Credit is cheap these days, unless you're talking about credit cards.
The average credit card interest rate for people with fair credit is a whopping 21 percent, according to financial research firm CardHub. That was almost 4.5 percent higher than a year earlier.
While interest rates for other types of loans, such as mortgages and auto loans, remain near historic lows, consumers haven't seen the same type of benefit when it comes to their credit cards. The reason? For one, credit card debt is unsecured, meaning there's no asset to claim if a borrower can't pay, which raises a lender's risk and pushes up rates.
} Meanwhile, a 2009 credit card law aimed at protecting consumers hurt lenders' profits by capping penalty fees. That led card issuers to raise interest rates as a way to recoup the losses, according Bankrate.
While that might not make you feel better if you're on the paying end of those rates, the good news is that people with strong credit histories are paying far less than 21 percent. For those with excellent credit histories, the average rate is just under 13 percent, while people with good credit pay about 17.4 percent. Both of those rates are up from a year earlier, at 0.6 percent and 1.6 percent, respectively.
Credit card debt remains a conversational taboo, with more people saying they're more embarrassed to admit how much they owe on their accounts than reveal their weight, according to a recent poll by the National Foundation for Credit Counseling.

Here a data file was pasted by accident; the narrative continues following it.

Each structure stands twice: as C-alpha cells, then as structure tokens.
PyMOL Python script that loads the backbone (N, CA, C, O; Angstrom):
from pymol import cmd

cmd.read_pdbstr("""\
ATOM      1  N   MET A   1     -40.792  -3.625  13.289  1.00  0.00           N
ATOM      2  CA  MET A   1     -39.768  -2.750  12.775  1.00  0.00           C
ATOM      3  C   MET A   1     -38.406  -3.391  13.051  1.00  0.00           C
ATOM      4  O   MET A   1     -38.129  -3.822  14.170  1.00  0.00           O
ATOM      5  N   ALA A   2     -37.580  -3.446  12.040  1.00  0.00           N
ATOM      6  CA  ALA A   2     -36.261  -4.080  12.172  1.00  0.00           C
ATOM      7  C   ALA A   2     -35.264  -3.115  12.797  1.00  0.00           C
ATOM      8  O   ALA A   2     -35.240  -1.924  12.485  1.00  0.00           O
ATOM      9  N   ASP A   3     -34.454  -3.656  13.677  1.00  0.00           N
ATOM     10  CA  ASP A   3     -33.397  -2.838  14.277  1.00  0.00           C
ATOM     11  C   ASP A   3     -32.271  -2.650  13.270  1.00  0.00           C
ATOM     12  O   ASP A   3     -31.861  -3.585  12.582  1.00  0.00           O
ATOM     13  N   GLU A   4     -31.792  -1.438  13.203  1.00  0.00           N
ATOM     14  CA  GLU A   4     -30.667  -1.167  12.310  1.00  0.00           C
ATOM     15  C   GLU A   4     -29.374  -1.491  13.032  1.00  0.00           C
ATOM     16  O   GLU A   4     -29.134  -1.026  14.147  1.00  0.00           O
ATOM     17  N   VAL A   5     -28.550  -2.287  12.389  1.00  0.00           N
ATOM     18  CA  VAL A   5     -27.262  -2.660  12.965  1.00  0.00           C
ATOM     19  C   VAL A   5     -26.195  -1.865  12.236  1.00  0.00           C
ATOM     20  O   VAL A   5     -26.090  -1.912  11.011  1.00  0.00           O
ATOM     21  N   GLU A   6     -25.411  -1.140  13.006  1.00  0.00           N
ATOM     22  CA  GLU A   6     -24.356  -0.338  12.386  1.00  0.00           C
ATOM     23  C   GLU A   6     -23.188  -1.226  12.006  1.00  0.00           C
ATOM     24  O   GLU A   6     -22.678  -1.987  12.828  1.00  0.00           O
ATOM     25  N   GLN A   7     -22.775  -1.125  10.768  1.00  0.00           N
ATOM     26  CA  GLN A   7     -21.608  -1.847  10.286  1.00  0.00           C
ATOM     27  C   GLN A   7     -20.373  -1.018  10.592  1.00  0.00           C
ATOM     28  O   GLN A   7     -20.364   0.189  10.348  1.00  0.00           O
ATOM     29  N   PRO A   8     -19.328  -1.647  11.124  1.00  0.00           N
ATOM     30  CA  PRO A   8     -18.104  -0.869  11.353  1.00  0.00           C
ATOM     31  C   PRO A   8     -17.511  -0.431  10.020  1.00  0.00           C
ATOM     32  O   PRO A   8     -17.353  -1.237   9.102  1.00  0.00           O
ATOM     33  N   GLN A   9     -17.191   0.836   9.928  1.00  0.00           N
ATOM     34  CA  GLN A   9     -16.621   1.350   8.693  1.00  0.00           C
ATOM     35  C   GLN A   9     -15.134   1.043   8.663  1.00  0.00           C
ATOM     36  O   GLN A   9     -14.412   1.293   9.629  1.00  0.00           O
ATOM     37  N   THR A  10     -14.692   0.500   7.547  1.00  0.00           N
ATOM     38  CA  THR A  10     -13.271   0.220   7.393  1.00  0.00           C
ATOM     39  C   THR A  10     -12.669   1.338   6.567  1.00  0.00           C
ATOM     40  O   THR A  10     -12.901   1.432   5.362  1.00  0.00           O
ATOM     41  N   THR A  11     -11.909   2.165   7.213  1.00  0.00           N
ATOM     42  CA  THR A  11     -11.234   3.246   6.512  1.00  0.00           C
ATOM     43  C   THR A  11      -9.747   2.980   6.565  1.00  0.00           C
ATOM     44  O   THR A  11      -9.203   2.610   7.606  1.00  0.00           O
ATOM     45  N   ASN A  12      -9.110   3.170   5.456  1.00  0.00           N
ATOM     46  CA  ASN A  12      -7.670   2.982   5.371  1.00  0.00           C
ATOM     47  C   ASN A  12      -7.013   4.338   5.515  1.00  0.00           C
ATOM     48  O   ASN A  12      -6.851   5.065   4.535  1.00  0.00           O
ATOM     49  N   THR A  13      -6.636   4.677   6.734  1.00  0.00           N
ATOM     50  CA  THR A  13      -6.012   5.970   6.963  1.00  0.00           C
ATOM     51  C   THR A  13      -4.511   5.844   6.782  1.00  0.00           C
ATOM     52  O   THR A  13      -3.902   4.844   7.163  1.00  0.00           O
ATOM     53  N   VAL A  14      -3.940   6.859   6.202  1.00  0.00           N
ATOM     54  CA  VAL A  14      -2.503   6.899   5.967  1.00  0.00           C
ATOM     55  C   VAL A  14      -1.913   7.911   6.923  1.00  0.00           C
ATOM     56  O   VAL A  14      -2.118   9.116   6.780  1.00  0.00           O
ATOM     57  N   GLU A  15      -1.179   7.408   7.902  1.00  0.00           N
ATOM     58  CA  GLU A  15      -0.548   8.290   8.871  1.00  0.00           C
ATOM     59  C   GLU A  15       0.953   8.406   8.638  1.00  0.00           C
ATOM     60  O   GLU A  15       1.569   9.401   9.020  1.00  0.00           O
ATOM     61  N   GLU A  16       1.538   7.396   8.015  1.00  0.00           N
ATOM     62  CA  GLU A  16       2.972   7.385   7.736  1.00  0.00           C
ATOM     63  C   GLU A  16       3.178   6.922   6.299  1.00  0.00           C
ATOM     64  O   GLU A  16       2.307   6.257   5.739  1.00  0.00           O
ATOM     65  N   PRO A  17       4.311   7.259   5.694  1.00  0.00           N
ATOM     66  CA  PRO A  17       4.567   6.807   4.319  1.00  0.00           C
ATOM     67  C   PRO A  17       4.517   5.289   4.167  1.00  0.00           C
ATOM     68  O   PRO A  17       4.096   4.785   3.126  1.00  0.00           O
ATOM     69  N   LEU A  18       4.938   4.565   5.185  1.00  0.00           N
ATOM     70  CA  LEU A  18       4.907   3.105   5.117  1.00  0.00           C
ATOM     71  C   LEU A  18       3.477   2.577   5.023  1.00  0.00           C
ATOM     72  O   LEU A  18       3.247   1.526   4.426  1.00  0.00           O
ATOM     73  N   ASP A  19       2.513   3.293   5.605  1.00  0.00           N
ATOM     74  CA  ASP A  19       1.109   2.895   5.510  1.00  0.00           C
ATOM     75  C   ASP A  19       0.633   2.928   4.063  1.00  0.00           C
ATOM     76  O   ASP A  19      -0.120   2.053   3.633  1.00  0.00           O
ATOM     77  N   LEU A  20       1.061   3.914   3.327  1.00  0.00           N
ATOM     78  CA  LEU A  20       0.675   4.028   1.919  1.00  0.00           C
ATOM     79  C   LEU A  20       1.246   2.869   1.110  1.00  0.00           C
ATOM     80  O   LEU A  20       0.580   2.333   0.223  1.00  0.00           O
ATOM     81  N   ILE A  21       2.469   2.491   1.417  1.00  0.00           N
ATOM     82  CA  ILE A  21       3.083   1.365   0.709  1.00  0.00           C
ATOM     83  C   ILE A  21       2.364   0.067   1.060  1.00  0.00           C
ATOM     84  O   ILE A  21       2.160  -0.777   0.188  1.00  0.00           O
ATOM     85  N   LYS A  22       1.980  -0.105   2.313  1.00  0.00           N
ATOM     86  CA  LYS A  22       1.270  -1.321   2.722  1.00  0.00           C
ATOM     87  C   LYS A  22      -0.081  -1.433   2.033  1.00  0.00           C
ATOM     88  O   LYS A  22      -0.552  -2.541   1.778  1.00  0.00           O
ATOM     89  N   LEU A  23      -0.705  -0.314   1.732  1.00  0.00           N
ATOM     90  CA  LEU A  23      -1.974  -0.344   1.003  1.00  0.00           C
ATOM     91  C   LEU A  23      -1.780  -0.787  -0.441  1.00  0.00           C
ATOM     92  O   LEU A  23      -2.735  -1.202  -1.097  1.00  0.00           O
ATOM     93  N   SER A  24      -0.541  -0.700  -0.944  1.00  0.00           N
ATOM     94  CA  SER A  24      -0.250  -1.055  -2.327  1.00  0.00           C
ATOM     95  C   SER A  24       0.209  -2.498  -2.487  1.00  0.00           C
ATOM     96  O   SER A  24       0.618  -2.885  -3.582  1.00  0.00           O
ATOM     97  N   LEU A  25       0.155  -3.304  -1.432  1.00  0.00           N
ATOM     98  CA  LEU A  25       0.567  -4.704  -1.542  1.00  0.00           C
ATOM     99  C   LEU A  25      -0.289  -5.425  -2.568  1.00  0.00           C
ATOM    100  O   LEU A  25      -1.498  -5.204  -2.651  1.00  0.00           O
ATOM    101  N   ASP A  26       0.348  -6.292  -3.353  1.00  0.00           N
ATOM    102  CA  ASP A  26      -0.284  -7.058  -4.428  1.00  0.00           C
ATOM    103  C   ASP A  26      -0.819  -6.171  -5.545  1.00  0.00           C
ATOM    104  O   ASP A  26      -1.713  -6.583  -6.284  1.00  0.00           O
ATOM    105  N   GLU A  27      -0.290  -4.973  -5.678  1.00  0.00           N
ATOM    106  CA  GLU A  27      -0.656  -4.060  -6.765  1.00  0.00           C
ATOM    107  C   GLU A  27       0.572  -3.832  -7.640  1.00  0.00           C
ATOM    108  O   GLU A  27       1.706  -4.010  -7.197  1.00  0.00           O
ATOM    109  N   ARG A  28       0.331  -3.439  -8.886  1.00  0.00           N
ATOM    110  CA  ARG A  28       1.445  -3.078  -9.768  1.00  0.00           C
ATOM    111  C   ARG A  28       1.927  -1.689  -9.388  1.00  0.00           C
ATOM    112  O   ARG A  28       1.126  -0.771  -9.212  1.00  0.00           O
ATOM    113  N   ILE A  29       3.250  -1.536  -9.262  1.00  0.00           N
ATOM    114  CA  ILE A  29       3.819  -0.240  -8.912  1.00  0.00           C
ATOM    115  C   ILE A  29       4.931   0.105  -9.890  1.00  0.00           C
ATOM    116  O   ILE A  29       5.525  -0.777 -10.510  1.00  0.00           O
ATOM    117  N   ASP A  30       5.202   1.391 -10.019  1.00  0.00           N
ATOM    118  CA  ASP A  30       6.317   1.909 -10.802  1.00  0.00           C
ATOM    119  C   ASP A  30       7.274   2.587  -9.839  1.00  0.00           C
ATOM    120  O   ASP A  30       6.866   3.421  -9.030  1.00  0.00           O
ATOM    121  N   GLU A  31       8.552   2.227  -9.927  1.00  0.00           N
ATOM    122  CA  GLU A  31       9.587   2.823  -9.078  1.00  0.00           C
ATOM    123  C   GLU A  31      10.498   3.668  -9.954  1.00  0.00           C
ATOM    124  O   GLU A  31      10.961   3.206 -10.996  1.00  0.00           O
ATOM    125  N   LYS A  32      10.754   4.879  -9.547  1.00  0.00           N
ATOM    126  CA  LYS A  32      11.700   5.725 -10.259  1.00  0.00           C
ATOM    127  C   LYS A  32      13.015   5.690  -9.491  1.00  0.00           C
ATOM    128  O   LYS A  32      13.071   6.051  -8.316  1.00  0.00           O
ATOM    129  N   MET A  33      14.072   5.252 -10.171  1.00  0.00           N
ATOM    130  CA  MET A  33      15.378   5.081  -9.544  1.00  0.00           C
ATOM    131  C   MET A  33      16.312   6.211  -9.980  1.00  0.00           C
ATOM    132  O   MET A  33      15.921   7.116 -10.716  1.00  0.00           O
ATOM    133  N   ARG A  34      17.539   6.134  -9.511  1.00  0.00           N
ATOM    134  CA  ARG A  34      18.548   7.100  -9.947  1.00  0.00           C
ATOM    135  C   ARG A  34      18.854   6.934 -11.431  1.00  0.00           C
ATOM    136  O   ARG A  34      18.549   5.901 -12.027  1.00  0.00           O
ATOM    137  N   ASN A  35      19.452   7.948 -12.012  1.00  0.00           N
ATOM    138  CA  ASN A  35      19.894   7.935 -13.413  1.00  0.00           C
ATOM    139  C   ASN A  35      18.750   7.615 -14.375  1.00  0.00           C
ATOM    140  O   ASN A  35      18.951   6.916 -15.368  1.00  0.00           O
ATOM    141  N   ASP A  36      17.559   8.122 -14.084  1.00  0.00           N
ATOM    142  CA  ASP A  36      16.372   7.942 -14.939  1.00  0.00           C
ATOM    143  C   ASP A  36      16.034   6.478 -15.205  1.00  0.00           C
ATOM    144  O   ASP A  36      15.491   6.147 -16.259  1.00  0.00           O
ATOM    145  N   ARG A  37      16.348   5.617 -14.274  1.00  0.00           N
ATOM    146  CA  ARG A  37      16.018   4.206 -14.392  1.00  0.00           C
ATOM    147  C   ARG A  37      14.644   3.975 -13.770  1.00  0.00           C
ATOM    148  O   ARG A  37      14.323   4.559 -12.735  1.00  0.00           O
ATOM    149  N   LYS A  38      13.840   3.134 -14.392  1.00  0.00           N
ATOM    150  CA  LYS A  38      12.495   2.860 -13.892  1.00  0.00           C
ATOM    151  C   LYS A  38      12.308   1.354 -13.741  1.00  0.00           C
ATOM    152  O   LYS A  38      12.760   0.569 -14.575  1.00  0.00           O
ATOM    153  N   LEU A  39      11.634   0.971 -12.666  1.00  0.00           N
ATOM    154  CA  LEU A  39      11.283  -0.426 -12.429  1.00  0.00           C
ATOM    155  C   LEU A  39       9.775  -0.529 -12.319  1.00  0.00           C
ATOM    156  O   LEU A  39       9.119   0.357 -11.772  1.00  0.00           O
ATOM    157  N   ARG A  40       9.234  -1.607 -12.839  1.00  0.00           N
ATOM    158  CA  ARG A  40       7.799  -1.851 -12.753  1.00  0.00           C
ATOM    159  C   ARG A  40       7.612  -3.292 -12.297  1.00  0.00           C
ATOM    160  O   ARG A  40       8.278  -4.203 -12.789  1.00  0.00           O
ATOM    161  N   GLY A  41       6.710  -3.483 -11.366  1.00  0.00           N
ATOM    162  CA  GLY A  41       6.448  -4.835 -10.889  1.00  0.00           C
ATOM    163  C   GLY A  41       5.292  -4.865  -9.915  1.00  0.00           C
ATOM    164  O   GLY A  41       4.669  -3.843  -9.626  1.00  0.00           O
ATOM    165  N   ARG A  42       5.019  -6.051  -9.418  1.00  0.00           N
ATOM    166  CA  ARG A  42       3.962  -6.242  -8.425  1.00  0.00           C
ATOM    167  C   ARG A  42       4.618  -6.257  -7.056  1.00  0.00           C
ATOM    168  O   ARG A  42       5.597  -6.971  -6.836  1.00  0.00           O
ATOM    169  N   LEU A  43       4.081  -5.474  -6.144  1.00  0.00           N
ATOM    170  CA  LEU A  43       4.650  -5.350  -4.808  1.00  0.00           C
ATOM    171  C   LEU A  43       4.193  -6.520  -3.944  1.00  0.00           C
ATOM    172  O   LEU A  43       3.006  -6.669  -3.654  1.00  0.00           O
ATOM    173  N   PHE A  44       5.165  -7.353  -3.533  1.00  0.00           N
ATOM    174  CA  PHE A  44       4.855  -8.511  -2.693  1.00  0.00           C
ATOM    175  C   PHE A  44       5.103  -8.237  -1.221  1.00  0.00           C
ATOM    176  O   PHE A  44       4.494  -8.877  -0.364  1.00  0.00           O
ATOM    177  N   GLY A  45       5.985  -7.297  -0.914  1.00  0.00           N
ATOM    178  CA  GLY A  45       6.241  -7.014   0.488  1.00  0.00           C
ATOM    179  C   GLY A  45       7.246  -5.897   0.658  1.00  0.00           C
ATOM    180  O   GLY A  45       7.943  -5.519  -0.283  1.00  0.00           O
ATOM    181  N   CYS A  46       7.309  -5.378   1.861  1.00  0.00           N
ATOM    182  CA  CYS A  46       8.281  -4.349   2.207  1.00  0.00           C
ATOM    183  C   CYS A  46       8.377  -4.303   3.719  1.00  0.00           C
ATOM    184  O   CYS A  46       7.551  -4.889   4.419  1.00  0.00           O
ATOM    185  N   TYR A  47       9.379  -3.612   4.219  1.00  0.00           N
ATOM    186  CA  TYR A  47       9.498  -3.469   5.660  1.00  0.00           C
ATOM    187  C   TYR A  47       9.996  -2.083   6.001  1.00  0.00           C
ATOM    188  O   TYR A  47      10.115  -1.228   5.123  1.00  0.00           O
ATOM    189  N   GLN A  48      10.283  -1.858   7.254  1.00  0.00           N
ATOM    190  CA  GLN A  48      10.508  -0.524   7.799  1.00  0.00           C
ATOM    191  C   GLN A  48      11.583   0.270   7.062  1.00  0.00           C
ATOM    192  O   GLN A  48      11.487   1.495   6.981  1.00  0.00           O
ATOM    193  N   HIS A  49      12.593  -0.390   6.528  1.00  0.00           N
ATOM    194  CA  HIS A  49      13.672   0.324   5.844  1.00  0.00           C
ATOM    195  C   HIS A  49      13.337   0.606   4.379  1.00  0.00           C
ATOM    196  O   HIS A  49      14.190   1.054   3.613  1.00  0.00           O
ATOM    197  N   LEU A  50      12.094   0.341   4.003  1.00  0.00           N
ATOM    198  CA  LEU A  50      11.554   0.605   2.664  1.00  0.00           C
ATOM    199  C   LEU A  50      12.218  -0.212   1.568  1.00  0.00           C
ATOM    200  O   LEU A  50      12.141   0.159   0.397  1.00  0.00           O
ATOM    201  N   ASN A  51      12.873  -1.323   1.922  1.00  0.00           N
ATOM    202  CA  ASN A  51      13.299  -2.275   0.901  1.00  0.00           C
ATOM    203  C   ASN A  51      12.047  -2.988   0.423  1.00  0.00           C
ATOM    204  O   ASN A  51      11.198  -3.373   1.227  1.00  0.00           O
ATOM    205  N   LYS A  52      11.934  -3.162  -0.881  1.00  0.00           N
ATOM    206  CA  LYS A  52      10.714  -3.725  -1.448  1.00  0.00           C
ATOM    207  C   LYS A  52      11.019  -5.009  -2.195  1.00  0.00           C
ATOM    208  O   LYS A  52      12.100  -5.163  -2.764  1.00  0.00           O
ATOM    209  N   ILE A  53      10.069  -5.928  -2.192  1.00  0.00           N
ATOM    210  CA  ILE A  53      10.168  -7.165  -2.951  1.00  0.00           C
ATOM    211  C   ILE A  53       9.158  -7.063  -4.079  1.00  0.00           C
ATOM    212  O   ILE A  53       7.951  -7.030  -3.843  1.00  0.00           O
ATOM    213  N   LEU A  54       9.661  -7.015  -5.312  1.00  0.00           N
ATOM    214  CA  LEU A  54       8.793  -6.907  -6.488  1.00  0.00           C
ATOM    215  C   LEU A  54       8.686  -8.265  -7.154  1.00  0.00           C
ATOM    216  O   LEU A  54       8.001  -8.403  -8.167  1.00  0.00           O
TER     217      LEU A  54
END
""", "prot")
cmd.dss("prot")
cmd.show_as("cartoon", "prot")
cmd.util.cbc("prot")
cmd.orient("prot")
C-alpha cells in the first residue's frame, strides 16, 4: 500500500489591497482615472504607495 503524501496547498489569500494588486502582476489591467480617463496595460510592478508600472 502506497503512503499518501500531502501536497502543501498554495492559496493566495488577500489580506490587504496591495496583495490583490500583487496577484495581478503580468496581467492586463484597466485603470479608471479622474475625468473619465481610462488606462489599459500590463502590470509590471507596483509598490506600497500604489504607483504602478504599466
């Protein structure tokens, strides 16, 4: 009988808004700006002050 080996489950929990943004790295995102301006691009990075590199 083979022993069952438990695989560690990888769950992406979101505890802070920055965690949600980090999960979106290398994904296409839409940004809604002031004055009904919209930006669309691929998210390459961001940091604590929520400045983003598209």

The average household carries $7,087 in credit-card debt, with the country's total credit-card indebtedness mounting to $854.2 billion. That makes it the third-biggest debt market after mortgages and student loans, notes personal finance site NerdWallet.
So what should you do if you're saddled with high credit card rates?
First, call your credit card company and ask for a lower rate. If you pay your bill on time and have a good credit score, remind them of those facts. But before you even make the call, do some research to find out what your lender is offering new customers, as well as what rates are being promoted by competitors.
Second, consider transferring the balance from a high-rate card to one that offers a low or no-interest introductory period. For consumers who are confident they can pay down that balance before the rate goes up, this can be an effective strategy, Bankrate notes.
Third, pay down your balance and commit to paying off new charges every month. With rates only getting higher, carrying a balance means your credit card interest will only increase. Paying off that debt will provide immediate dividends by erasing monthly credit card interest fees, freeing up cash flow in your household, U.S. News & World Report points out.